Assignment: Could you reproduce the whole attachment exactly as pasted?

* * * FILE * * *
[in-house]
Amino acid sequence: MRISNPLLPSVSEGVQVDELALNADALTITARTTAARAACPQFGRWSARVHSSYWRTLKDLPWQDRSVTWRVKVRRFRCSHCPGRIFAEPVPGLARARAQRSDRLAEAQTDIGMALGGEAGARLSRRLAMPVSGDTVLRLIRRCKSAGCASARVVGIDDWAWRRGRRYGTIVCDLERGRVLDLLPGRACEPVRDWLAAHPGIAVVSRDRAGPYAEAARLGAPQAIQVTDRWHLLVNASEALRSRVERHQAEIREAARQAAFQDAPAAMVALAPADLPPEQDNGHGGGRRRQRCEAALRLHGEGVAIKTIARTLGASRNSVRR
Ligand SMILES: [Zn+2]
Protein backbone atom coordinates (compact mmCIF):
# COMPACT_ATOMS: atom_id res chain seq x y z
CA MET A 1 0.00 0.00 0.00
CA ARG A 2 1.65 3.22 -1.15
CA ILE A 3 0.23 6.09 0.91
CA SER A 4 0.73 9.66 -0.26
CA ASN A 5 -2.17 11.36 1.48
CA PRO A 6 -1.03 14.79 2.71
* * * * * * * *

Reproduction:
[in-house]
Amino acid sequence: MRISNPLLPSVSEGVQVDELALNADALTITARTTAARAACPQFGRWSARVHSSYWRTLKDLPWQDRSVTWRVKVRRFRCSHCPGRIFAEPVPGLARARAQRSDRLAEAQTDIGMALGGEAGARLSRRLAMPVSGDTVLRLIRRCKSAGCASARVVGIDDWAWRRGRRYGTIVCDLERGRVLDLLPGRACEPVRDWLAAHPGIAVVSRDRAGPYAEAARLGAPQAIQVTDRWHLLVNASEALRSRVERHQAEIREAARQAAFQDAPAAMVALAPADLPPEQDNGHGGGRRRQRCEAALRLHGEGVAIKTIARTLGASRNSVRR
Ligand SMILES: [Zn+2]
Protein backbone atom coordinates (compact mmCIF):
# COMPACT_ATOMS: atom_id res chain seq x y z
CA MET A 1 0.00 0.00 0.00
CA ARG A 2 1.65 3.22 -1.15
CA ILE A 3 0.23 6.09 0.91
CA SER A 4 0.73 9.66 -0.26
CA ASN A 5 -2.17 11.36 1.48
CA PRO A 6 -1.03 14.79 2.71